China is spreading “fake news” via social media to swing Taiwanese voters away from President Tsai Ing-wen’s party and behind candidates more sympathetic to Beijing ahead of elections, Taiwanese officials said.
Beijing is test-driving its techniques in Taiwan, where it has a big stake in the politics and understands the language and culture, but deployed its cyber-capacities in the United States, Australia and other democracies, the officials said.
“We received propaganda warfare coming from China for years, but this is taking a very different form,” Foreign Minister Joseph Wu, from Tsai’s ruling Democratic Progressive Party (DPP), told Al Jazeera.
“It’s coming in not from newspapers or their propaganda machine but through our social media, online chat groups, Facebook, the zombie accounts set up, somewhere, by the Chinese government.”
Comments from Wu and other DPP officials are in line with growing global fears that authoritarian China, like Russia, is meddling in foreign elections. Last month, US Vice President Mike Pence said Moscow’s effort “pales in comparison” to interference from Beijing.
Beijing’s mission to the UN did not respond to Al Jazeera’s interview request, but Chinese officials have previously rejectedsuch claims as “confusing right and wrong and creating something out of thin air”.
Taiwanese voters go to the polls on Saturday to choose mayors and others in mid-term elections that will reflect the popularity of the anti-Beijing DPP and Tsai, who is expected to seek re-election in 2020.
It will be Taiwan’s largest election ever with about 19 million voters, or 83 percent of the population, casting ballots for more than 11,000 officials.
False stories can be traced to foreign servers and back to the Chinese Communist Party (CCP) and it’s so-called “50 Cent Army” of online trolls and commentators, DPP politician Lo Chi-cheng told Al Jazeera.
They typically undermine Tsai, the DPP or Taiwan’s autonomy from the mainland, while stirring up historic grievances by which some voters support the DPP and others back its main rival, the pro-Beijing Kuomintang (KMT).
“The US, Australia, Germany and other countries are also addressing the issue as to how countries like Russia and China use disinformation to influence domestic and electoral politics in democracies like Taiwan,” said Lo.
“It’s a more serious problem because China is so close to Taiwan, language-wise. They don’t have the cultural or language barrier and can easily fabricate news and they know the mentality of Chinese thinking, so it’s easier for them to orchestrate this misinformation.”
One story suggested that Tsai was flanked by armed soldiers when visiting flood victims in Chiayi County in August. Another said some of Taiwan’s last-remaining allied governments were about to abandon Taipei.
Another said China had bussed Taiwanese nationals to safety after typhoon Jebi killed 11 and injured thousands in Japan in September, and that Taipei had let its people down – a story that reportedly led to the suicide of a Taiwanese diplomat in Osaka.
Ahead of voting, police detained several suspects for malicious story-sharing but, for Wu, the focus is on Taiwan’s government to counter fake news with quick, factual corrections. For Lo, plans to tighten media laws are controversial as they could violate free speech rules.
Not everyone fears Beijing’s media reach, however. Eric Huang, an independent analyst with links to the KMT, said Taiwan’s voters have high rates of internet penetration and are used to subjective news in mainstream Taiwanese media.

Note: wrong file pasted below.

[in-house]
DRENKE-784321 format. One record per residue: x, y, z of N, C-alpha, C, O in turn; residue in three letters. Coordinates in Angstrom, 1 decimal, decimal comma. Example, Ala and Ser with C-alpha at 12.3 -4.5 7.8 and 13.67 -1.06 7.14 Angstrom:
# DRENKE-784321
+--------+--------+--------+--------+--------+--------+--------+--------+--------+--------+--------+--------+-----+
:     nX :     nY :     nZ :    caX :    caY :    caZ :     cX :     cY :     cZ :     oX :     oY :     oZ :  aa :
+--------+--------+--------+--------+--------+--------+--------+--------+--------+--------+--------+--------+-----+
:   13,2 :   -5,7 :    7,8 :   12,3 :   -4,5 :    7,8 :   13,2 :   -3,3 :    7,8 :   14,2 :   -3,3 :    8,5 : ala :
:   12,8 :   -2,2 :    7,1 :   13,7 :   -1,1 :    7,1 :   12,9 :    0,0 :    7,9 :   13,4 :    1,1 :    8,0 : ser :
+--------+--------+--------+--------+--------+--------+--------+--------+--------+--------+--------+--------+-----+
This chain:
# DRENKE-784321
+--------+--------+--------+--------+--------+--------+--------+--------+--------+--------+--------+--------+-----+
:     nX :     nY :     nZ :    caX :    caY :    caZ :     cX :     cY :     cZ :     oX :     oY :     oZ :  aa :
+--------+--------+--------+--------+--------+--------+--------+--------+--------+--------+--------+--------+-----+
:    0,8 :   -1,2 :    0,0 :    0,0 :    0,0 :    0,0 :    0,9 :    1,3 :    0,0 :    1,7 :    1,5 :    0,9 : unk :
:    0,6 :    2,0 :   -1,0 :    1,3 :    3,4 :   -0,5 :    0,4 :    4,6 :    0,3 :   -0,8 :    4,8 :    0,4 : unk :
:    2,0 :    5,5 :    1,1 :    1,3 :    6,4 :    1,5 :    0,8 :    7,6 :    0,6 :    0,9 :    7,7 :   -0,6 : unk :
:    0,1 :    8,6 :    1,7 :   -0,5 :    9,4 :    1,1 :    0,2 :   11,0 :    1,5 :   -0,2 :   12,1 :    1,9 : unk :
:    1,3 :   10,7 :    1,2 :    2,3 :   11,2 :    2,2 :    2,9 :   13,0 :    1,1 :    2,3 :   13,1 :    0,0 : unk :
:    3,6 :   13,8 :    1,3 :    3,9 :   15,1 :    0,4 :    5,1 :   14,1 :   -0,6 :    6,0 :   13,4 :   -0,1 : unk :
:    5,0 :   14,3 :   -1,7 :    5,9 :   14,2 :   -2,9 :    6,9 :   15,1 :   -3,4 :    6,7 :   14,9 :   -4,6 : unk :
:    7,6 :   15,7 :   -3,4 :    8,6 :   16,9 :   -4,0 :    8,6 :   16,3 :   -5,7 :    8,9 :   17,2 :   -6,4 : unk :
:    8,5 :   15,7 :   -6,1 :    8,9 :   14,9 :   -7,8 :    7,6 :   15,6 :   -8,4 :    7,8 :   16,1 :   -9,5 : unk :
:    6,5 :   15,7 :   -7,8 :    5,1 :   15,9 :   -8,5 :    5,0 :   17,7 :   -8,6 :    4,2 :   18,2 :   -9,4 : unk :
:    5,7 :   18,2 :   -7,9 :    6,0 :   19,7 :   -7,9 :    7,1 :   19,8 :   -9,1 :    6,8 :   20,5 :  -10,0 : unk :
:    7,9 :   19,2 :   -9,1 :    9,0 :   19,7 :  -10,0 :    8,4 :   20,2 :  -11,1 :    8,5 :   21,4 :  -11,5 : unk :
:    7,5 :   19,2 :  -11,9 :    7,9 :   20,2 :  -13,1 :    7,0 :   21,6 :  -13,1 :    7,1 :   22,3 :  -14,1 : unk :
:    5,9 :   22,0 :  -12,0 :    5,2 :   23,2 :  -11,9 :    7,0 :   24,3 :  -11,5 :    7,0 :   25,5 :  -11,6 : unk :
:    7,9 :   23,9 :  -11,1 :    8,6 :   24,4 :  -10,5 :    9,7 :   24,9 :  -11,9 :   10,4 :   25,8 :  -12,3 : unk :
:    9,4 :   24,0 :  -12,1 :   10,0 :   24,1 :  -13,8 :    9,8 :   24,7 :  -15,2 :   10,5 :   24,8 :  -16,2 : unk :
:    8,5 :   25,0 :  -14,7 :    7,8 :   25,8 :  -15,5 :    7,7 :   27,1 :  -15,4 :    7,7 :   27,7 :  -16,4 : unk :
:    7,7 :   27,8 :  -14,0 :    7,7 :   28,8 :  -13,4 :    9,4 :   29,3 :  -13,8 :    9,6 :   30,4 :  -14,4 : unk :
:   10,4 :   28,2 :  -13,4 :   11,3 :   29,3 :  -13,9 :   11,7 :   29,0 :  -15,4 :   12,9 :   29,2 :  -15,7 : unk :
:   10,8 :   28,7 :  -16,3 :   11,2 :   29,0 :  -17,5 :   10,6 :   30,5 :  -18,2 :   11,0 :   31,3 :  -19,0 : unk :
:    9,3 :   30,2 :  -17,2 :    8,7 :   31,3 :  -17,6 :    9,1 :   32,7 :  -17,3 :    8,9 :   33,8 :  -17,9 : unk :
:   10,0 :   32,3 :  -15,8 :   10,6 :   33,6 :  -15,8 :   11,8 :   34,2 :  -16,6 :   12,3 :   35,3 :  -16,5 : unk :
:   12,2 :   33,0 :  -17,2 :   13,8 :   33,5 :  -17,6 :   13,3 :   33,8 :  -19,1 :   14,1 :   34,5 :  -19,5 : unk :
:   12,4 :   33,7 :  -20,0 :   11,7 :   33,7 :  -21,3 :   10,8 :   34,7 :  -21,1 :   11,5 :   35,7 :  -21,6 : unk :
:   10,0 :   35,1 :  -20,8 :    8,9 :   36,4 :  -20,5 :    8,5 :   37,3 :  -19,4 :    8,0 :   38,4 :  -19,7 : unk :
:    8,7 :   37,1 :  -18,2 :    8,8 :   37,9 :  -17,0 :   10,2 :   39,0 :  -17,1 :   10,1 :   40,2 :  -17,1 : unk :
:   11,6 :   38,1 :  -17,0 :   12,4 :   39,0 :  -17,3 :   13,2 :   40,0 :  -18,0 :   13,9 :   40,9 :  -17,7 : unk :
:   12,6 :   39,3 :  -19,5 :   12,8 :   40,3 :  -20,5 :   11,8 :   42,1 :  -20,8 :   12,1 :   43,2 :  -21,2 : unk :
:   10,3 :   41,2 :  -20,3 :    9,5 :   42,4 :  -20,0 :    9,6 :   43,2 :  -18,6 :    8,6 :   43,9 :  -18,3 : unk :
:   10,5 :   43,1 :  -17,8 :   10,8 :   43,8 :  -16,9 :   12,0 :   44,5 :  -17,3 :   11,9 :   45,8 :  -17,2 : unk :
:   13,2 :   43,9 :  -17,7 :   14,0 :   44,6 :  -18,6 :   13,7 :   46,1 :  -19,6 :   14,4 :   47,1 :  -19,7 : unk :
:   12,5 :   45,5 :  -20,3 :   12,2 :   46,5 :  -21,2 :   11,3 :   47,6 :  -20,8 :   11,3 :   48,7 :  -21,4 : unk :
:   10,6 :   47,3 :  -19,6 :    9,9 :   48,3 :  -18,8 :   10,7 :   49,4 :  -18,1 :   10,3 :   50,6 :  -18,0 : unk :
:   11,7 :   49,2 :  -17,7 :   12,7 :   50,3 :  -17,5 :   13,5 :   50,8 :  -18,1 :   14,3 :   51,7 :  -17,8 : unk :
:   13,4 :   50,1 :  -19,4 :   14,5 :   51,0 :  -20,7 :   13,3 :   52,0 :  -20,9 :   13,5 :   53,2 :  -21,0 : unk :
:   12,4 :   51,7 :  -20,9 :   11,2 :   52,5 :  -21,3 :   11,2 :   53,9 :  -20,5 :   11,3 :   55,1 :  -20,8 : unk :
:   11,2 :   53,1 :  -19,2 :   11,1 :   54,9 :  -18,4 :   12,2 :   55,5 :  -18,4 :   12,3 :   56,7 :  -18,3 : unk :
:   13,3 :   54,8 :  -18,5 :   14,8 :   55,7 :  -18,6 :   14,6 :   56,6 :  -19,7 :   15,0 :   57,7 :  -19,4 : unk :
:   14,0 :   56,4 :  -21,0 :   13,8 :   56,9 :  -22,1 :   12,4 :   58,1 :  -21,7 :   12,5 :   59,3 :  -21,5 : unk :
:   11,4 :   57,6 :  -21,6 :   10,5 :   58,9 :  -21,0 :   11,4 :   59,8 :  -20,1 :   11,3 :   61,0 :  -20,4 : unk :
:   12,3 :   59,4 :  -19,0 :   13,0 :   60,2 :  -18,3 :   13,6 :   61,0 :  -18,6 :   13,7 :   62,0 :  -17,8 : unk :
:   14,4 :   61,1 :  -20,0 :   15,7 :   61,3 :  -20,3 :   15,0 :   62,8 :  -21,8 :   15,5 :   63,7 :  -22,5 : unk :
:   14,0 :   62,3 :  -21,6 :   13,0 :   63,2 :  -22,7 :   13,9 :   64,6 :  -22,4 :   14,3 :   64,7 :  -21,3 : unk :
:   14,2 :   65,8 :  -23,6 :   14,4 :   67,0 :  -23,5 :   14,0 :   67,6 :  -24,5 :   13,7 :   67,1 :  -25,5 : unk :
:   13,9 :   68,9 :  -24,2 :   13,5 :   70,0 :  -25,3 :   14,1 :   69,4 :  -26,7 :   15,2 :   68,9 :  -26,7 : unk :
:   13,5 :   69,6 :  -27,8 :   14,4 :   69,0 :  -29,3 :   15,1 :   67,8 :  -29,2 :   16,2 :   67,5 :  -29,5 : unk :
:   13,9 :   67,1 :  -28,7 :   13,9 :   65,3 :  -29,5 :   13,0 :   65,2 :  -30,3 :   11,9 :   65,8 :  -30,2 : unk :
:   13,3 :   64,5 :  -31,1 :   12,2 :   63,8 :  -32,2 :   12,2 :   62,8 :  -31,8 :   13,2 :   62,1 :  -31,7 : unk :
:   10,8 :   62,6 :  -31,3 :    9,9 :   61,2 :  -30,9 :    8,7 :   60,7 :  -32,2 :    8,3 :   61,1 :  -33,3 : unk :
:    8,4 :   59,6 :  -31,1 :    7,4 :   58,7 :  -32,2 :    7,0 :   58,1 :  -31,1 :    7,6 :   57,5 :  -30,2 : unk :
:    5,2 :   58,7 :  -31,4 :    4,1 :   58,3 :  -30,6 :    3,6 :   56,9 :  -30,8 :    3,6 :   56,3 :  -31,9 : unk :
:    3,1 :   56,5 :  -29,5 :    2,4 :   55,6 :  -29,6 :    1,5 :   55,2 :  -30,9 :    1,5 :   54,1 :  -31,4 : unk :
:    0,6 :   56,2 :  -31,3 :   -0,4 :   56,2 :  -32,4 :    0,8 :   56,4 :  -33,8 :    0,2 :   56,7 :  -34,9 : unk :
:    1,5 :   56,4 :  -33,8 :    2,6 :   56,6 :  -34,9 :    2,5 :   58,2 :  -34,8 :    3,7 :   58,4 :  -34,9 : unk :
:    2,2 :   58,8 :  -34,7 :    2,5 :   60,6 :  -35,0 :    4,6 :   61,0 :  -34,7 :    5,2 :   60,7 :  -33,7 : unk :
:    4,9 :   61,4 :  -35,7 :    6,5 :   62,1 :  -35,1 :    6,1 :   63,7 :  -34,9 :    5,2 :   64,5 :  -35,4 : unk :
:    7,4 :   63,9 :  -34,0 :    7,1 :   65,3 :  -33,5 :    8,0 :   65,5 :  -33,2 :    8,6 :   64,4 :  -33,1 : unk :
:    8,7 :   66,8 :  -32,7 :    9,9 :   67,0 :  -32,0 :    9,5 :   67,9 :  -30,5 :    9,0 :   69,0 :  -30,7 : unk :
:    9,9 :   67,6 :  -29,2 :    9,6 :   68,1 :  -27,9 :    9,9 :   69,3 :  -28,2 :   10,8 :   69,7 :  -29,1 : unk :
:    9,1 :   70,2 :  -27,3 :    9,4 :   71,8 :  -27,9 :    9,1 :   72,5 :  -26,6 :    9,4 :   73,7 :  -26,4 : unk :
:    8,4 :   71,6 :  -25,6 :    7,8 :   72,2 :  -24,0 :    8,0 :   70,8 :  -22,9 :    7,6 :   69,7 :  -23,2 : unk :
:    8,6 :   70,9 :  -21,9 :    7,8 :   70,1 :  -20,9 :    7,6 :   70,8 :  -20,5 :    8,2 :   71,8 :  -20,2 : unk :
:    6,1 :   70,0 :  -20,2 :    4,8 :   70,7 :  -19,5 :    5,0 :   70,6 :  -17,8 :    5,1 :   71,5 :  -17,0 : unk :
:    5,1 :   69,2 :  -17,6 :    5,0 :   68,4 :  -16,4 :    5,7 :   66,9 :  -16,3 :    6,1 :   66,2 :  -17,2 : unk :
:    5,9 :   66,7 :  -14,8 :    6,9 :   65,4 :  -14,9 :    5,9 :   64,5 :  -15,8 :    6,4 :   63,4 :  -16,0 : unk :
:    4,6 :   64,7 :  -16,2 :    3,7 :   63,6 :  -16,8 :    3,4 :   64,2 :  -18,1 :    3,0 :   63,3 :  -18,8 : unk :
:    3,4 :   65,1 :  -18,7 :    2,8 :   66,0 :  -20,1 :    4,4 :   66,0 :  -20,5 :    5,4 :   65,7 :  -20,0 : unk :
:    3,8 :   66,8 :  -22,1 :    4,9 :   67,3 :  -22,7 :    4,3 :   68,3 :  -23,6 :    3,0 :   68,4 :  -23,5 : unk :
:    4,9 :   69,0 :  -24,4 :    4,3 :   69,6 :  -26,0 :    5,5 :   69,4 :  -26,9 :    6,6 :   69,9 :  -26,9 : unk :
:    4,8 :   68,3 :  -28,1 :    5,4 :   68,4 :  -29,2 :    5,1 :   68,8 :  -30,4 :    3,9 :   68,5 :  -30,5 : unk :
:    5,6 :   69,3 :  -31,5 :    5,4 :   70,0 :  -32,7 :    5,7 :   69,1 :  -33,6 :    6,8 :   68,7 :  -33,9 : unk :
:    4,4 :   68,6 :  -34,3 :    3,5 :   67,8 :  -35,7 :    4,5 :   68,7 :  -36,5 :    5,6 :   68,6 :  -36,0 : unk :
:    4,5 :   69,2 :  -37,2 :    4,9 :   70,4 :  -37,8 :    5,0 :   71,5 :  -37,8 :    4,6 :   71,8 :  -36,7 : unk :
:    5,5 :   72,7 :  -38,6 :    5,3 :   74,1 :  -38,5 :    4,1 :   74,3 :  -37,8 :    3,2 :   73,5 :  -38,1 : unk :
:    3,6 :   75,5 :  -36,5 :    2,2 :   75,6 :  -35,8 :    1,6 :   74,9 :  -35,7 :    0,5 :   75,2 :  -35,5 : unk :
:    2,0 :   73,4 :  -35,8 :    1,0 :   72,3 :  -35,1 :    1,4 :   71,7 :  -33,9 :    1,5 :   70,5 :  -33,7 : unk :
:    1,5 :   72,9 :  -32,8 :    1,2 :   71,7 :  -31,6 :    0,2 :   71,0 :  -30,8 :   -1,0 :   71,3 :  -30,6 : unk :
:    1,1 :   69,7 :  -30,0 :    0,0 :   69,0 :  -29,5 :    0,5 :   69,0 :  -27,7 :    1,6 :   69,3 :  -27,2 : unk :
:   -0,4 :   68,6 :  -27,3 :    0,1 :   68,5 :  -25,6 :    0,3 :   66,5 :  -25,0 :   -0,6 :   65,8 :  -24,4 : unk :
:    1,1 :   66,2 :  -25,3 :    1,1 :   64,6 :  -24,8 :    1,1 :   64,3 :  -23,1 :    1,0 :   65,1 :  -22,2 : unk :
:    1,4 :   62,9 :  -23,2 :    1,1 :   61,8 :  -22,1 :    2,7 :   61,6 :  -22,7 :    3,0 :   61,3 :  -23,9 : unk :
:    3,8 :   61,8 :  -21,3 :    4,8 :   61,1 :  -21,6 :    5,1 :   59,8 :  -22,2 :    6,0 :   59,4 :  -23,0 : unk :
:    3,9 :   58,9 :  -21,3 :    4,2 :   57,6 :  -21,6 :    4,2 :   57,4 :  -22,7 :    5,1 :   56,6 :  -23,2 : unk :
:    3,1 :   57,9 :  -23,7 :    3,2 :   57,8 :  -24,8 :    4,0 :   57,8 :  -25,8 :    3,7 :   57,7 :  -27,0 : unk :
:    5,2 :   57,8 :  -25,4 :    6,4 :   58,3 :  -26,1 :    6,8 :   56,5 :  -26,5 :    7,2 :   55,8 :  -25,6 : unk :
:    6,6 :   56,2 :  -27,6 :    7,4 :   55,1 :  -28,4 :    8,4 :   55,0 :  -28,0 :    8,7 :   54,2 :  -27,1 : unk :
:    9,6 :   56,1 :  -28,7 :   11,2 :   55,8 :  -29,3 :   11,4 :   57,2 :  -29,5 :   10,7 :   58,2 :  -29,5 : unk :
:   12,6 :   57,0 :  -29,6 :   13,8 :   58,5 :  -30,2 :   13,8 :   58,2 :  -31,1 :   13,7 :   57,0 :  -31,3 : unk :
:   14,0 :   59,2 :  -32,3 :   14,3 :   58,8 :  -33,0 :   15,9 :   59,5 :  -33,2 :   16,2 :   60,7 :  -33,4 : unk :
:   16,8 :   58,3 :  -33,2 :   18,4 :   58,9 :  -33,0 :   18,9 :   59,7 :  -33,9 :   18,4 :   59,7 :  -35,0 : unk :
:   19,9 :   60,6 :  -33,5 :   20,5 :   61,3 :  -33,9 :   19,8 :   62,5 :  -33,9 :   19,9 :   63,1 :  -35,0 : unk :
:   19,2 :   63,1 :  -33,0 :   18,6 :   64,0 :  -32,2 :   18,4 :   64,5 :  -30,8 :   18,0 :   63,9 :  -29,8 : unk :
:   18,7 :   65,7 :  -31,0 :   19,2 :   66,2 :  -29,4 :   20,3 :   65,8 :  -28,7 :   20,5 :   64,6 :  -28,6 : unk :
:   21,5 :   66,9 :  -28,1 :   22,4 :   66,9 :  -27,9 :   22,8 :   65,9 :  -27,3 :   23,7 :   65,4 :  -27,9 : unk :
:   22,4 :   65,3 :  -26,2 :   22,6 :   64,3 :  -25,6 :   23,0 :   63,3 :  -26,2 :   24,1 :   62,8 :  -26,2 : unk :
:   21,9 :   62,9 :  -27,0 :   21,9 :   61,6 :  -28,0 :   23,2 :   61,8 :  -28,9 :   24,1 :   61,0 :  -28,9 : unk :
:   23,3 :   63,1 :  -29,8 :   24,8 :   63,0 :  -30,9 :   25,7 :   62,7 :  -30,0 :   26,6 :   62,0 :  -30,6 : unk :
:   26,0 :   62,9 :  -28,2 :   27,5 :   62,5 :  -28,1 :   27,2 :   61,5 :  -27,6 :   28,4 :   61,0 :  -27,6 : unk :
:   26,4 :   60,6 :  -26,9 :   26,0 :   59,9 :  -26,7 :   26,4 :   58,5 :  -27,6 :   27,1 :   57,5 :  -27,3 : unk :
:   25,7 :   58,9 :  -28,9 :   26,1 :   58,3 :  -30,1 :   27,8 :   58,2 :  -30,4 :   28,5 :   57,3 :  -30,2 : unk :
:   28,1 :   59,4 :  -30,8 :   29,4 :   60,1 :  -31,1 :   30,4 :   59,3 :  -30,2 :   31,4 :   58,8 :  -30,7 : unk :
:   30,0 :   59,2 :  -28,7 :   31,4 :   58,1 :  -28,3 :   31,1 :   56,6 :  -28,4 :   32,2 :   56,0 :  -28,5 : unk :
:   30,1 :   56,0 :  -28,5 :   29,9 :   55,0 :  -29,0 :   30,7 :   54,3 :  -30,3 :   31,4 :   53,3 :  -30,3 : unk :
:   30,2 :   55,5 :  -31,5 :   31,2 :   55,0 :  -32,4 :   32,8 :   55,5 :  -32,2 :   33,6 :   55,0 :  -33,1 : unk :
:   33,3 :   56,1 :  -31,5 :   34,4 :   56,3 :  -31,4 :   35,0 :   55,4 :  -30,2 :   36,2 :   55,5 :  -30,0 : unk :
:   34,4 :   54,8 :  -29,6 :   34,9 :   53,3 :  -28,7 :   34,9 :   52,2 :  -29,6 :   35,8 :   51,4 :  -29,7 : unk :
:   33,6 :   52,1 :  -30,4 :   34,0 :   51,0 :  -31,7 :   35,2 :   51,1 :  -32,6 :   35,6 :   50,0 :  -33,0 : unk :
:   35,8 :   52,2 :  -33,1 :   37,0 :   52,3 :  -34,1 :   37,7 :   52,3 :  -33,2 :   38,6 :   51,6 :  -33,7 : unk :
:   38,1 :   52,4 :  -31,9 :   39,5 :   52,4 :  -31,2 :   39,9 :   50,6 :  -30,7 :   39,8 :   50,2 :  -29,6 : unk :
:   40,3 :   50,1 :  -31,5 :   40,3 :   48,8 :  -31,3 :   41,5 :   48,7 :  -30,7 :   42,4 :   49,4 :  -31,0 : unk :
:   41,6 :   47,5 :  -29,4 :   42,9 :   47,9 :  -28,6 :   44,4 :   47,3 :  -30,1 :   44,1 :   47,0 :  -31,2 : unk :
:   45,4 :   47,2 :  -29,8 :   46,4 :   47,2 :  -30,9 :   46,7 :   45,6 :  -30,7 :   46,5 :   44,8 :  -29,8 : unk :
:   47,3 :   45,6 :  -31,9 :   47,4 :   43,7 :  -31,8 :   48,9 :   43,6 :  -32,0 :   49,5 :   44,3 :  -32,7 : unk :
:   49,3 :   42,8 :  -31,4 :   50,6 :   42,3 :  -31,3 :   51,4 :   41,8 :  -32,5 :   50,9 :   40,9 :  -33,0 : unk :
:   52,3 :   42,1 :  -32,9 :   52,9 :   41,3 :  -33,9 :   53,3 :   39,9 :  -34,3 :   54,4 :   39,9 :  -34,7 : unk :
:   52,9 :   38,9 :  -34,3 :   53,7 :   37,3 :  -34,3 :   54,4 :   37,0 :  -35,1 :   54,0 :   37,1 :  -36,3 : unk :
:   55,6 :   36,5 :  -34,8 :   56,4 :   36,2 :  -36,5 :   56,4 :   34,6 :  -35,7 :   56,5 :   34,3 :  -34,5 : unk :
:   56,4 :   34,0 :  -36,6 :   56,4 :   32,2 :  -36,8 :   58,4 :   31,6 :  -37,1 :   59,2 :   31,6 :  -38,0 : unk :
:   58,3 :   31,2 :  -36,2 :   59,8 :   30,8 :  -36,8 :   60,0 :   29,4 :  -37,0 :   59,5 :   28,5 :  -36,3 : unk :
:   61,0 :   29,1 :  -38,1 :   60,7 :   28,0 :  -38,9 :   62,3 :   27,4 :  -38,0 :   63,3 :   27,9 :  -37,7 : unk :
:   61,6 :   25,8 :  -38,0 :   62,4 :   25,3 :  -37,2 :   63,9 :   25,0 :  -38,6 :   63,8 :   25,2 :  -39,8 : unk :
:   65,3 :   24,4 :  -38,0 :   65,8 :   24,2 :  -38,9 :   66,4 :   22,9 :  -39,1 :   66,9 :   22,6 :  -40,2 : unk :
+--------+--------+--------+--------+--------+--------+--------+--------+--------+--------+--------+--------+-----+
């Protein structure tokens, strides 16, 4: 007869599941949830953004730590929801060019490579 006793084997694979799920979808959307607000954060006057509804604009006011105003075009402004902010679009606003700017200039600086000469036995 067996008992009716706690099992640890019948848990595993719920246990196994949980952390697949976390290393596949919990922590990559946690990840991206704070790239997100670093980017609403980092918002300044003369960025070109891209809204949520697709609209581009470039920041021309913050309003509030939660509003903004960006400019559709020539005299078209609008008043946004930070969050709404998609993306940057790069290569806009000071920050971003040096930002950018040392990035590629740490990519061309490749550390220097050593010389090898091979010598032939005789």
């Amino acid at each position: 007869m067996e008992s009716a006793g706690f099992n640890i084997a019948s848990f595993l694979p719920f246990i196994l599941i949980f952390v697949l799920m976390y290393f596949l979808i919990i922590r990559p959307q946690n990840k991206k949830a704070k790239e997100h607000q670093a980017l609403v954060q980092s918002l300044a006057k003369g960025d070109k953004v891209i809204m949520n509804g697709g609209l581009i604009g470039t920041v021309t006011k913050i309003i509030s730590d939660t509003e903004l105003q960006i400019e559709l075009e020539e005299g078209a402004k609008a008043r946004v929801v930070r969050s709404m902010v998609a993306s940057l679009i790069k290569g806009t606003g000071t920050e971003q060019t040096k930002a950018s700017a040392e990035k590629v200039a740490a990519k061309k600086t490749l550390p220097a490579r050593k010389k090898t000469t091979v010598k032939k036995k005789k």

“Taiwanese news agencies are very editorial and opinionated along party lines already, so the people are used to biased news. They just view this information coming from China as entertainment,” Huang told Al Jazeera.
Justin Yu, a technology investor in downtown Taipei, echoed these thoughts, saying younger Taiwanese web-users are well acquainted with the competing narratives from Taipei and Beijing.
“When we were in elementary school, we were told we shouldn’t be so close to the Chinese government. Whenever we see the information, we hesitate and question whether it is real or not. I don’t think there’s a real problem and it doesn’t influence us much,” Yu told Al Jazeera.
Since the 2016 election of Tsai’s pro-independence DPP, Beijing has turned the screws on Taiwan, peeling away a handful of its remaining diplomatic allies, excluding it from global forums, and forcing airlines to classify Taiwan as part of China.
Three former allies – El Salvador, Dominican Republic and Burkina Faso – switched their allegiances to Beijing this year, and the Chinese military has stepped up encirclement drills around Taiwan, which Taipei has denounced as intimidation.
According to DPP officials, Beijing has reached deep into the breakaway island of 23 million people, sowing division and confusion through online disinformation, recruiting business figures, and funnelling cash to pro-Beijing politicians.
De facto independence
The Republic of China – Taiwan’s official name – relocated to the island in 1949 when Chiang Kai-shek’s nationalists fled the mainland after being defeated by Mao Zedong’s communists. It is now a democracy with de facto independence from Beijing.
Under its “one China” policy, the Beijing regards Taiwan as a renegade province that needs to be unified – by military force if necessary. Many analysts say China seeks to achieve the same end by flooding Taiwan with investment and buying off decision makers.
The opposition KMT marks a continuation of Chiang’s legacy. DPP supporters typically highlight atrocities committed during Taiwan’s “white terror” and decades of martial law and call for independence from the mainland.
Last month, thousands of pro-independence demonstrators rallied in Taiwan’s capital to protest against Beijing’s “bullying” and called for a referendum on whether the self-ruled island should formally split from China.